$10 Billion Spent on Hospital Infections Every Year

In a study aimed at promoting patient safety, Harvard researchers recently found that hospitals are spending approximately $10 billion each year on infections that patients develop while in the hospital, many of which are preventable. The Illinois Department of Public Health has acknowledged this serious problem by enhancing prevention across the state. Chicago hospital error attorneys works to ensure that the high financial costs associated with hospital infections caused by negligence of hospital staff are not paid by the patient.

Most costs are associated with five types of infections

The findings of the Harvard study were published in a recent online issue of the Journal of American Medicine Association Internal Medicine. The results indicate that hospitals spend the most money on five common types of infection, including the following:

  • Central line-associated bloodstream infections
  • Pneumonia infections
  • Surgical site infections
  • Infections caused by clostridium difficile
  • Urinary tract infections

Low estimates on the costs associated with these types of infections range from $900 for the treatment of urinary tract infections to $45,000 for infections stemming from the use of devices such as intravascular catheters and ventilators. According to the Agency for Healthcare Research and Quality, an infection that occurs because of medical or surgical care in the hospital extends the hospital stay by an average of 19 days. A patient suffering from a prolonged hospital stay should seek legal advice from medical malpractice lawyers in Chicago.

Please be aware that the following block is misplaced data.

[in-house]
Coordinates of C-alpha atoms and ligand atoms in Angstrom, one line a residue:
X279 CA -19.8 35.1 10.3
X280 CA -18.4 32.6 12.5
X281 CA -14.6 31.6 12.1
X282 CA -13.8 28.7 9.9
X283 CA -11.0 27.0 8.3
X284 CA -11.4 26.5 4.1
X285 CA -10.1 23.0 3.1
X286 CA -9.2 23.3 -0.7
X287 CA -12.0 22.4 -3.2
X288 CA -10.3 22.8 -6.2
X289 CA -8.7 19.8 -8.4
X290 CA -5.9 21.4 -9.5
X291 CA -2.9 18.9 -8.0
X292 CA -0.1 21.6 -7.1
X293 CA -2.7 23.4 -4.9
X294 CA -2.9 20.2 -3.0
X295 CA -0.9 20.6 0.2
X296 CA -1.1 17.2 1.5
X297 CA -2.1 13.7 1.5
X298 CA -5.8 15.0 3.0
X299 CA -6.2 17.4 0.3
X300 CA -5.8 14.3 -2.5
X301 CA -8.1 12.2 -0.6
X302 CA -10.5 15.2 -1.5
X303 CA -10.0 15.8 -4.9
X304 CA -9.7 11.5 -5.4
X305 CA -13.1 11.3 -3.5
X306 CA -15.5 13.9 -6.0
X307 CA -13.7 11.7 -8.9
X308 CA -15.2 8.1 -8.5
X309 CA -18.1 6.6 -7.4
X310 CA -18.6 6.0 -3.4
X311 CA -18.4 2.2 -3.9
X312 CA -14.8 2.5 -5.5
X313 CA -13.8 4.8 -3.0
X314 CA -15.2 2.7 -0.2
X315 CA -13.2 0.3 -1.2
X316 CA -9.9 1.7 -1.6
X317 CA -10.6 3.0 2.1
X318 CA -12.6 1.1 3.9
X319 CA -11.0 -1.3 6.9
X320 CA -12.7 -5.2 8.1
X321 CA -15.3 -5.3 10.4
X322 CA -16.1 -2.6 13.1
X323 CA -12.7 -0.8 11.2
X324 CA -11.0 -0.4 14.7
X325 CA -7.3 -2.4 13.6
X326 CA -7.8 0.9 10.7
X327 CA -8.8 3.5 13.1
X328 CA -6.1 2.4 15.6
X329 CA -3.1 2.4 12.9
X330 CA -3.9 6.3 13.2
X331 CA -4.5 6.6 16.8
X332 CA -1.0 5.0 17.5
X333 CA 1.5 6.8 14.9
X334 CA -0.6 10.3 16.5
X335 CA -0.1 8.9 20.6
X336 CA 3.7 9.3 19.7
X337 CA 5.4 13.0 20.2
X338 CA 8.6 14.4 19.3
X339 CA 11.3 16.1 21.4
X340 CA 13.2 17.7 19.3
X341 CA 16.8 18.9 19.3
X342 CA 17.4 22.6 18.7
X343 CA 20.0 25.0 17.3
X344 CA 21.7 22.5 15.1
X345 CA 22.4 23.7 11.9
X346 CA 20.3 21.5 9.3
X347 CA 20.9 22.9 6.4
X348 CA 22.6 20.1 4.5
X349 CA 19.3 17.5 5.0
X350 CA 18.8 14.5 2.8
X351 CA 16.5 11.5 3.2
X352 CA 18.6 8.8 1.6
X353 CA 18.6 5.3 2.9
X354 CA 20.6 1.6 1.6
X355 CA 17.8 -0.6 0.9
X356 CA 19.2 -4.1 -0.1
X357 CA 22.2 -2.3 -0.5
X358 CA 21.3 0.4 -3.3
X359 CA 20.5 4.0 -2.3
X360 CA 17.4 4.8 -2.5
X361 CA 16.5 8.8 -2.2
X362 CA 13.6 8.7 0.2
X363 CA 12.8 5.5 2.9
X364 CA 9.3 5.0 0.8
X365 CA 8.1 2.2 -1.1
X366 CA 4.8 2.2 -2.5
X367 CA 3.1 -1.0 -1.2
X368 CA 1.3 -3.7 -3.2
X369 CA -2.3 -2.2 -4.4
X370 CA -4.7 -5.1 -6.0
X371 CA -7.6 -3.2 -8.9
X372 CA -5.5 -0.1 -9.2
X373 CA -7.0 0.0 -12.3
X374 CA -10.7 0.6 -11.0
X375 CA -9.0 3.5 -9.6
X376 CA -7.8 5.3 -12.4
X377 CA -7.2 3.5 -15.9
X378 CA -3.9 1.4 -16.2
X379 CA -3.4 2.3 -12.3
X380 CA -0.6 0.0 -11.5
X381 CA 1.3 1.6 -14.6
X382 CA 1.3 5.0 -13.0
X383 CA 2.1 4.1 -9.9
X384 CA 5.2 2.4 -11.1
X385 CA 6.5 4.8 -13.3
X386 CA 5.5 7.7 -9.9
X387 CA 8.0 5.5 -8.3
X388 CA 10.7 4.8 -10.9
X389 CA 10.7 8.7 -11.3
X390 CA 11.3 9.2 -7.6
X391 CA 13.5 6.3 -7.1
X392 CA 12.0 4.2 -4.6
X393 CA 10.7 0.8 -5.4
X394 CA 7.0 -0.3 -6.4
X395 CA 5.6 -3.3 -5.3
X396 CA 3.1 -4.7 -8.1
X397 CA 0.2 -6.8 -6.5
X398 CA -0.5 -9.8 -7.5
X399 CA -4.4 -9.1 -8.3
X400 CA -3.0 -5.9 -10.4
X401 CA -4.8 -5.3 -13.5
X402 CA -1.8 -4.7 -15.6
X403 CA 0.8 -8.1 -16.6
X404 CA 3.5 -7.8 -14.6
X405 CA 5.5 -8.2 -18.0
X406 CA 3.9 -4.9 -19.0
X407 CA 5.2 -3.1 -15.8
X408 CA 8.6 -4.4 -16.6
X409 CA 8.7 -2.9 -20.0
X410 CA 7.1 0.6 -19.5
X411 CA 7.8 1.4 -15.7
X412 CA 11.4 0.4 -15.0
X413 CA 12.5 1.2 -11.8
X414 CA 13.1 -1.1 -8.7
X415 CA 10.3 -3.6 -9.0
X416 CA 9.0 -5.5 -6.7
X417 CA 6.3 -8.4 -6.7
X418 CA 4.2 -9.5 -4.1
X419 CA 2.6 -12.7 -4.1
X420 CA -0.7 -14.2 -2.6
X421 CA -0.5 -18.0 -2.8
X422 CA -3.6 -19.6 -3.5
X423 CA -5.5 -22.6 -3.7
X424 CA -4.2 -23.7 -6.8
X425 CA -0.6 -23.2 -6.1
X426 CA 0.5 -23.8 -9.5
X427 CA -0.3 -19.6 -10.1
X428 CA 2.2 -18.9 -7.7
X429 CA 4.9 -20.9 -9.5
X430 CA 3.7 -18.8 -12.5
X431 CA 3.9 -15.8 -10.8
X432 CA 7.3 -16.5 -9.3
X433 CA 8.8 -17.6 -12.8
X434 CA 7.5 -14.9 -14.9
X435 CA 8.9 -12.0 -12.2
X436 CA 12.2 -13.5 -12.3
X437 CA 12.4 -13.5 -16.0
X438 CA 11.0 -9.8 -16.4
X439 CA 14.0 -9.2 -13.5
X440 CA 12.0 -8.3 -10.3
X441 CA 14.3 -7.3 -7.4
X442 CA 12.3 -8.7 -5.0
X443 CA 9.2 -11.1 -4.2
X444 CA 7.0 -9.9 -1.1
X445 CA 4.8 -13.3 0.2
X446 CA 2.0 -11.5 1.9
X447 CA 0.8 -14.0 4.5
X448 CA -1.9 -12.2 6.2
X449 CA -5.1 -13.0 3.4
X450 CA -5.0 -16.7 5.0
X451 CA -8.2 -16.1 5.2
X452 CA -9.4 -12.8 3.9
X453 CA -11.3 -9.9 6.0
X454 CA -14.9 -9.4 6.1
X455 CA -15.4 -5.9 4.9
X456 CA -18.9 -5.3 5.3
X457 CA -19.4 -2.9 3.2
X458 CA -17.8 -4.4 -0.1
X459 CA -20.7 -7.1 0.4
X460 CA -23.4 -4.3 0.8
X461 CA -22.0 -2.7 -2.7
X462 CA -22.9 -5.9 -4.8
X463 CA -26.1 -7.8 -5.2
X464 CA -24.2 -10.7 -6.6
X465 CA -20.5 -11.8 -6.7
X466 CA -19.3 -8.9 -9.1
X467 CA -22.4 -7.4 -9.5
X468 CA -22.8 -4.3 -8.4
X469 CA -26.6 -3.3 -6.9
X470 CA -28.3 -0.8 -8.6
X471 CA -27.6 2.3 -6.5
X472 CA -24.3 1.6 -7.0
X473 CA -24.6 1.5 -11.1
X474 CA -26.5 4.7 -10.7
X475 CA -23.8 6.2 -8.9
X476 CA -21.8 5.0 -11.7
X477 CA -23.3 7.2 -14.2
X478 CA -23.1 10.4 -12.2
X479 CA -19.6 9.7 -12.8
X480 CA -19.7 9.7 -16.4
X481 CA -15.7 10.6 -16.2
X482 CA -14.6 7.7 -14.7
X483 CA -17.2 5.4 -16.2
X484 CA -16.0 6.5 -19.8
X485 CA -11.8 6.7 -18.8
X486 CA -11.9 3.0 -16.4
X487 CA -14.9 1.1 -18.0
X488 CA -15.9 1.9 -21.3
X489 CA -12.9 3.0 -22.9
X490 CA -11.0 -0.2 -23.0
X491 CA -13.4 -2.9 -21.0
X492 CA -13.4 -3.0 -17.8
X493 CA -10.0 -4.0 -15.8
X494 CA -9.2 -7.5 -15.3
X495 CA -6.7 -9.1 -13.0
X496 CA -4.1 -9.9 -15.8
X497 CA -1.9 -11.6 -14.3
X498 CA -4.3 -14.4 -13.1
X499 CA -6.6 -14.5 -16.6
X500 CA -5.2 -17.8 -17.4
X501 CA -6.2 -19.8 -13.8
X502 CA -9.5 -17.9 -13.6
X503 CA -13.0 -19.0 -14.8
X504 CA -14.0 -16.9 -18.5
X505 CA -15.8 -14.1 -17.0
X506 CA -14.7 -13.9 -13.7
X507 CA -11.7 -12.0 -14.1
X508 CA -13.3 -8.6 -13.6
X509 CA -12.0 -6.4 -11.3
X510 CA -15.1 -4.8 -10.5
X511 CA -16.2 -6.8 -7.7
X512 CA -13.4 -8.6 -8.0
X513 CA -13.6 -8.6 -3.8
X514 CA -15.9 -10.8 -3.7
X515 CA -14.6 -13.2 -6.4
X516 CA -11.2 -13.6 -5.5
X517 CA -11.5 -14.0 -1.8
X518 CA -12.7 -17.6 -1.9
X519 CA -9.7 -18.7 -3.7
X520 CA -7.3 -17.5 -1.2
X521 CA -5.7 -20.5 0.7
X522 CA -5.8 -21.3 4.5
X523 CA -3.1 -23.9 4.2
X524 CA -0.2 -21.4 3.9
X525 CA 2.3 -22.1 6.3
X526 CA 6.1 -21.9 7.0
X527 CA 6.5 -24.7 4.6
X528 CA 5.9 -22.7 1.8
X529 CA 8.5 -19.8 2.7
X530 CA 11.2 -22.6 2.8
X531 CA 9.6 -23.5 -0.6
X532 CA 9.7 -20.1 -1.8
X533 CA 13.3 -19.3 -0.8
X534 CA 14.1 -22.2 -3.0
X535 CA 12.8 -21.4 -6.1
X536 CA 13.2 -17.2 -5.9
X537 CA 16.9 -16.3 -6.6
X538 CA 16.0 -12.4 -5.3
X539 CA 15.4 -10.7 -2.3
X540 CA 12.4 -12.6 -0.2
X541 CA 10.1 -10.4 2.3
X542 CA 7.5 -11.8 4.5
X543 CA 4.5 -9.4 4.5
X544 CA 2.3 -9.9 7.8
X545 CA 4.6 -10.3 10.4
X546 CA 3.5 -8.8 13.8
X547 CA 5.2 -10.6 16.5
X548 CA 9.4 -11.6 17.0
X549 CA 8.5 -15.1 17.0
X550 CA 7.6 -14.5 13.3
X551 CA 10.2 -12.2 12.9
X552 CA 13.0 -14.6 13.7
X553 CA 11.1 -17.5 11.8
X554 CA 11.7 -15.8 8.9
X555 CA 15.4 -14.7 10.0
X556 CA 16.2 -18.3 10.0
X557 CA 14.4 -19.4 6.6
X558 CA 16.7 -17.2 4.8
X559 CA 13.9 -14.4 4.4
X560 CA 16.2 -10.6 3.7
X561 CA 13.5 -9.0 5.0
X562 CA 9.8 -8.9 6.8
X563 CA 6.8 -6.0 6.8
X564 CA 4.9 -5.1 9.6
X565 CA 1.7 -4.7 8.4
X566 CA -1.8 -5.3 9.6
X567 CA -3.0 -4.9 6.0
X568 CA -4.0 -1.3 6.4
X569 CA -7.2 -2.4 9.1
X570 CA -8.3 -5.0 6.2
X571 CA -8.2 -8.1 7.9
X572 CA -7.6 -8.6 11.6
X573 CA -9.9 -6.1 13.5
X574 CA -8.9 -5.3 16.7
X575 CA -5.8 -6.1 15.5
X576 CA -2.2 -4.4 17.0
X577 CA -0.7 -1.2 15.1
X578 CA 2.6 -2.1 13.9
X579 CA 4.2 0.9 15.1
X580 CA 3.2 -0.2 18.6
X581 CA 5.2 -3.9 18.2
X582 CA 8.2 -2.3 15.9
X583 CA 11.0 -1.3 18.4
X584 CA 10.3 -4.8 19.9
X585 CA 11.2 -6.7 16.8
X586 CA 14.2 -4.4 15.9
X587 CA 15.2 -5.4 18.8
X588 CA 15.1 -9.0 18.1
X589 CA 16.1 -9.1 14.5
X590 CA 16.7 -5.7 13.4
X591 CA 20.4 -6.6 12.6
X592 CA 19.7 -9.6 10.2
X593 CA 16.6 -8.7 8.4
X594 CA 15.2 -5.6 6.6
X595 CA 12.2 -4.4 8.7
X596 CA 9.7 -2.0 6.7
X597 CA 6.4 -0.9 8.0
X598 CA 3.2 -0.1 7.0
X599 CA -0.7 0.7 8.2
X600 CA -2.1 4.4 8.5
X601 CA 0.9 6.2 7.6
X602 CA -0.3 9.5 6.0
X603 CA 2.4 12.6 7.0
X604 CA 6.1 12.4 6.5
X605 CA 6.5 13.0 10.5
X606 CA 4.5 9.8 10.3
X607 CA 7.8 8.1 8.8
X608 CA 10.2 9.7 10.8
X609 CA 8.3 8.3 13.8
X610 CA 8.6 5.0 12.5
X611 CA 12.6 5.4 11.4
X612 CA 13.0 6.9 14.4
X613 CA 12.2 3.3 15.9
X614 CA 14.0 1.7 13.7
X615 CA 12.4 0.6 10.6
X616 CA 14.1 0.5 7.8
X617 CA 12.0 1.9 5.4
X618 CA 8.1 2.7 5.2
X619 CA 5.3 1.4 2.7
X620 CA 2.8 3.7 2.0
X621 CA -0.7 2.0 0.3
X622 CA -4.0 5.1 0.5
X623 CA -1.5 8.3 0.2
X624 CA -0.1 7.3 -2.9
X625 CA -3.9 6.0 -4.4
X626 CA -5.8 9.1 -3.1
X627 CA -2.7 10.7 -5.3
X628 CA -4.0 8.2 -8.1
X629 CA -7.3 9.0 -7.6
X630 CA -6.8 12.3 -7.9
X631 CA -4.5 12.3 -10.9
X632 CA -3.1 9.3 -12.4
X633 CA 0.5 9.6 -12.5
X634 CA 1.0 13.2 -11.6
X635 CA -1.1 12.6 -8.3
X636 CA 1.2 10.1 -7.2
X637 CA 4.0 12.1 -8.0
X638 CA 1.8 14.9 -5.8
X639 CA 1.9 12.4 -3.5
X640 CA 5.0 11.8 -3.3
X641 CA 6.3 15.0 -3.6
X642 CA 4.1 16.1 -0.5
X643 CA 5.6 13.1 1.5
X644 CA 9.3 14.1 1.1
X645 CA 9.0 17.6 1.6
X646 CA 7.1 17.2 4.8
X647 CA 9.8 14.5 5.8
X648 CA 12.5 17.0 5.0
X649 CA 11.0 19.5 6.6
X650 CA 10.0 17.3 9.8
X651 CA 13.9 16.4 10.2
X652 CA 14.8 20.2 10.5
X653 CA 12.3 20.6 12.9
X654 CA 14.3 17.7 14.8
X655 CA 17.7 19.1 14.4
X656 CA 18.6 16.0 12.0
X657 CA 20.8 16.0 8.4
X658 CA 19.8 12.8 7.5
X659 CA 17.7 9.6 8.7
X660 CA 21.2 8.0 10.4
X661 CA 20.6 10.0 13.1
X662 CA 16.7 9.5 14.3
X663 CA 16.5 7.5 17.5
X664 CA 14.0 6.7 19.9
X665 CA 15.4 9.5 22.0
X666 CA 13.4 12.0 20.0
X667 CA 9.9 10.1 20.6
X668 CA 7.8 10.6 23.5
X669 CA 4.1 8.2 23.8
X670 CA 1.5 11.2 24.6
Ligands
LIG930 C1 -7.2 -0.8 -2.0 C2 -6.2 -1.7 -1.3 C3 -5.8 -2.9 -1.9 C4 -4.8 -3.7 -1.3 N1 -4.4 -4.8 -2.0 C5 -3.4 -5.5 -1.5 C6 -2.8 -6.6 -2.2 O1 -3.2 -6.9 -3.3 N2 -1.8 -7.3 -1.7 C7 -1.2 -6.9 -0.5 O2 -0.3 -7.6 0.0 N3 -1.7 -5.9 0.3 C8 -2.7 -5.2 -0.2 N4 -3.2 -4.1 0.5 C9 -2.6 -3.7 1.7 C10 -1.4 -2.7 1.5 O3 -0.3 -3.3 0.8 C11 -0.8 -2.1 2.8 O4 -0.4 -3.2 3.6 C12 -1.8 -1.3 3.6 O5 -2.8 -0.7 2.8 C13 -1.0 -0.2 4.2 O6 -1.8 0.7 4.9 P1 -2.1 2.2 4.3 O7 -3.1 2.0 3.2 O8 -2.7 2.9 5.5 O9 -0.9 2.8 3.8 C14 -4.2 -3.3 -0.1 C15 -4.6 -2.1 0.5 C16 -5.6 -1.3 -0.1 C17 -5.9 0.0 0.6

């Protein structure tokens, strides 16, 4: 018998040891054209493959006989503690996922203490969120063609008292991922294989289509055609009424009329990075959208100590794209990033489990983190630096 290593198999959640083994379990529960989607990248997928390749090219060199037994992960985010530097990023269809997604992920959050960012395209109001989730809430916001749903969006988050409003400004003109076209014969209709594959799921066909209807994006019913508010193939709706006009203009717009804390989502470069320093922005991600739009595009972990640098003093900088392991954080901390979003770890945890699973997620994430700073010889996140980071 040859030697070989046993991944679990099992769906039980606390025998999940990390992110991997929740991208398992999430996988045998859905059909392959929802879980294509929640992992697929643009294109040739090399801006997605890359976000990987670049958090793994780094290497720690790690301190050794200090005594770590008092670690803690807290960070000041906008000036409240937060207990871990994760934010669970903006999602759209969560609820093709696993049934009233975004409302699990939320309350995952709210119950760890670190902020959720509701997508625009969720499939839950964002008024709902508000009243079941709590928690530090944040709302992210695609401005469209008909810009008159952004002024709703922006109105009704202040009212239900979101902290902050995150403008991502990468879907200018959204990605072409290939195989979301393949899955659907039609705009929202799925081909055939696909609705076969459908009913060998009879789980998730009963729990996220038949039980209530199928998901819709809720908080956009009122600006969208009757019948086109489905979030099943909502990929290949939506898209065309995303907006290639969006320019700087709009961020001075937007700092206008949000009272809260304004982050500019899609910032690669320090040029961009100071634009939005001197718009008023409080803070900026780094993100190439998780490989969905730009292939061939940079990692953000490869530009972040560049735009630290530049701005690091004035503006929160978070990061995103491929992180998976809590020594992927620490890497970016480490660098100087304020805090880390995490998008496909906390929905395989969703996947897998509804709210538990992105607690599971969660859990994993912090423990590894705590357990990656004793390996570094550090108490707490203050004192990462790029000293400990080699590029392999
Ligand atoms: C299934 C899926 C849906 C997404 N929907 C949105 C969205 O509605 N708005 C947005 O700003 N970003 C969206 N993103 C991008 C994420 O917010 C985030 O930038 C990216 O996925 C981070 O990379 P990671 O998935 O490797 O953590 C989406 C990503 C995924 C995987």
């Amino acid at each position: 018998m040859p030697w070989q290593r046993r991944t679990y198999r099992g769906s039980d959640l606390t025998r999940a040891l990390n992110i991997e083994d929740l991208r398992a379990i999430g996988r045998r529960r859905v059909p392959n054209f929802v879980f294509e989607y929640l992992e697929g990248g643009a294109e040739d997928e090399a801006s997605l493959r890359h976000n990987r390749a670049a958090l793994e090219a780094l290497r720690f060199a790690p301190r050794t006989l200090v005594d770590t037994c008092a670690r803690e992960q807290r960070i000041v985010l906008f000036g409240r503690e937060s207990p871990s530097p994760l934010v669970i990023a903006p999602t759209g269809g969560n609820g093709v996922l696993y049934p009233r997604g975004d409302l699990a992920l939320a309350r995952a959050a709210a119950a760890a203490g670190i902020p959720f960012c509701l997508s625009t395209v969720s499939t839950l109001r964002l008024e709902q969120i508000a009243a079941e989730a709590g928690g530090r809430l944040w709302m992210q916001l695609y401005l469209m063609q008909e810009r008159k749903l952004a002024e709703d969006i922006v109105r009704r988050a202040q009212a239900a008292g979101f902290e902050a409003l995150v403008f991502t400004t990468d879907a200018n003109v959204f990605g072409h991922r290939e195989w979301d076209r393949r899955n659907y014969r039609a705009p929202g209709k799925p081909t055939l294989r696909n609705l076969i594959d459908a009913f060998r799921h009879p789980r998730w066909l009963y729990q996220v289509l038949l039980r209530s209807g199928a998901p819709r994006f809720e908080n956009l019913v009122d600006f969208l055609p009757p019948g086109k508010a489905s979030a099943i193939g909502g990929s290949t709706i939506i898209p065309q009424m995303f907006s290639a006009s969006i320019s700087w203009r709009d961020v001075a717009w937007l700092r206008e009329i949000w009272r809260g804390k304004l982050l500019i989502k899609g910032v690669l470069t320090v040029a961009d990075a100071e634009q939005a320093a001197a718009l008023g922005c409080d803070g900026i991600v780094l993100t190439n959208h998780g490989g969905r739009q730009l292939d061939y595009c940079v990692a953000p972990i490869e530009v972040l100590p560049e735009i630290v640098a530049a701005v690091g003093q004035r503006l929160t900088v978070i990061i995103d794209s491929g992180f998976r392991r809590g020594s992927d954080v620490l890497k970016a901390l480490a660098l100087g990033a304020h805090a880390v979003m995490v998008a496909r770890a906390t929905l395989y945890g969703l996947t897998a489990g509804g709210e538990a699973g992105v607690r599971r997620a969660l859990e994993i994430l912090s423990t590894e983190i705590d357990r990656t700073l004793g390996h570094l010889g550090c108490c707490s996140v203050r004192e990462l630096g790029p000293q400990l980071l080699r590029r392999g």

The financial and physical devastation indicated by the results of the study are staggering, but they are far from all-inclusive. The U.S. Centers for Disease Control and Prevention states that five out of every 100 hospital patients acquire infections at the hospital. However, these findings excluded infections developed by children and those acquired in other types of health care facilities such as nursing homes or surgery centers.

Hospitals target infections associated with the lowest costs

Surgical site infections are the most common, occurring in approximately two out of every 100 procedures. These medical mistakes typically cost over $20,000 to treat. However, hospitals are focusing their harm reduction efforts on urinary tract infection prevention associated with the use of catheters, which are easier and less expensive to treat. In fact, lowering numbers of UTIs would not significantly lower the percentage of infections and costs because they account for less than one percent of the hospital-acquired infections.

Medical malpractice lawyers Chicago attempts to hold the hospitals accountable to prevent future negligent acts and to ensure that patients are not the ones who must bear the financial burden of these errors.